In the north of France, in the city of Lille to be specific, a young woman published a 96-page essay. The title is “moi les hommes, je les déteste” (I hate men).
A self-proclaimed feminist, her book opens with a quote from Sylvia Plath’s The Bell Jar – “The trouble was, I hated the idea of serving men in any way.”
Enter Ralph Zurmély, a government ministerial adviser responsible for gender equality (and yet another meddling authoritarian figure), who didn’t like the title of Pauline’s book. So he wrote her a letter and threatened legal action if she didn’t stand down. Imagine Ms. Harmange’s reaction upon receiving such a letter from the French government! Again, I ask, where are we? In Saudi Arabia? What’s with the meddling and harassment? What happened to freedom of expression?
Once the incident went viral, just like the Musée d’Orsay affair did, it was revealed that Ralph Zurmély hadn’t even read the book. He just didn’t like the title. It offended him, just like Jeanne’s breasts had offended the ticket agent at the Musée d’Orsay. (read my previous blog post for those who haven’t)
Here’s an excerpt from his letter – “This book is obviously an ode to misandry (= hatred of men), both in terms of the summary on your site and in reading its title. I would like to remind you that incitement to hatred on the basis of sex is a criminal offence! Consequently, I ask you to immediately remove this book from your catalogue under penalty of criminal prosecution.”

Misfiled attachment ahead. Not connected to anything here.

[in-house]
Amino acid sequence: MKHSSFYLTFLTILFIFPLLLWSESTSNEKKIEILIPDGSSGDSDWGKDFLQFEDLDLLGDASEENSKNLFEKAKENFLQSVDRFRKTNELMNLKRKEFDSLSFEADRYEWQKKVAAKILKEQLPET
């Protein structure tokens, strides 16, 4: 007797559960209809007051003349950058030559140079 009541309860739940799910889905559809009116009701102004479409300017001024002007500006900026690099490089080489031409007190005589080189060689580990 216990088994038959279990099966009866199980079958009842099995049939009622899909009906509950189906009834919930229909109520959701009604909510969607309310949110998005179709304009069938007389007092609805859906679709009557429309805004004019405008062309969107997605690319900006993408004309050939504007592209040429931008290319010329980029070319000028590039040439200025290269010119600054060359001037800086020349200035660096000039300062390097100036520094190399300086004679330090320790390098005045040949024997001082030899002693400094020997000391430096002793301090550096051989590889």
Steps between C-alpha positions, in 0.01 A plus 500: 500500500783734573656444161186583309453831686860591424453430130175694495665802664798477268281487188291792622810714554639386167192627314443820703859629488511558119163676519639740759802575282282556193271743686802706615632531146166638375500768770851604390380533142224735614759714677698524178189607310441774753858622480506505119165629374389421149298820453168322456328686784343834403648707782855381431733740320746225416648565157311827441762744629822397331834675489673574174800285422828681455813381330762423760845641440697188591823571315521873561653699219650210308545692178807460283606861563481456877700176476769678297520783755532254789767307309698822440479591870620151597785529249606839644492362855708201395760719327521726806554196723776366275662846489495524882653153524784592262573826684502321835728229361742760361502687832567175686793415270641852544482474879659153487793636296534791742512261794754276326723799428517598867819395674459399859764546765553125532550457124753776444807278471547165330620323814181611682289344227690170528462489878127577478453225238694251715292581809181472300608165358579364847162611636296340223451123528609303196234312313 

But who’s the lawbreaker here?
Zurmély violated Article 19 of the UDHR (Universal Declaration of Human Rights) which states that “everyone shall have the right to hold opinions without interference” and “everyone shall have the right to freedom of expression; this right shall include freedom to seek, receive and impart information and ideas of all kinds, regardless of frontiers, either orally, in writing or in print, in the form of art, or through any other media of his choice.”
When the story was picked up and diffused by Mediapart, the Gender Equality Ministry told Mediapart that Zurmély, who it appeared had read only the title and the publisher’s description of the small book, had acted on his own initiative. Mediapart is an independent French online investigative journal created by Edwy Plenel, former editor-in-chief of Le Monde.
The French magazine, NouvelObs, described Zurmély’s zeal as “cancel culture” par excellence and pointed out that nobody had sought to censor Baudelaire from writing of the 19th-century French novelist George Sand: “She is stupid, she is heavy, she is talkative […] The fact that a few men have fallen in love with this latrine is proof of the lowliness of the men of this century.”
“And why not ban Michel Houellebecq for his misogyny while we’re at it,” asked NouvelObs. Equivalent to TIME or Newsweek, NouvelObs, previously known as Le Nouvel Observateur, is a prominent French weekly news magazine.
“Misandry exists only as a reaction to misogyny, which is at the root of systemic violence,” Harmange said. The book cites statistics from 2018 showing that 96% of people convicted of domestic violence were men and 99% of those convicted of sexual violence were men. “Whereas misandry never killed anyone.”
Harmange, 25, lives with her husband, Mathieu, 29, and their cat. “It’s the first time I’ve had a book come out. I wrote a novel but it was never published.”
She expected her treatise to sell a couple of hundred copies, but now it’s a sellout and 2,500 copies have been sold.
some excerpts taken from The Guardian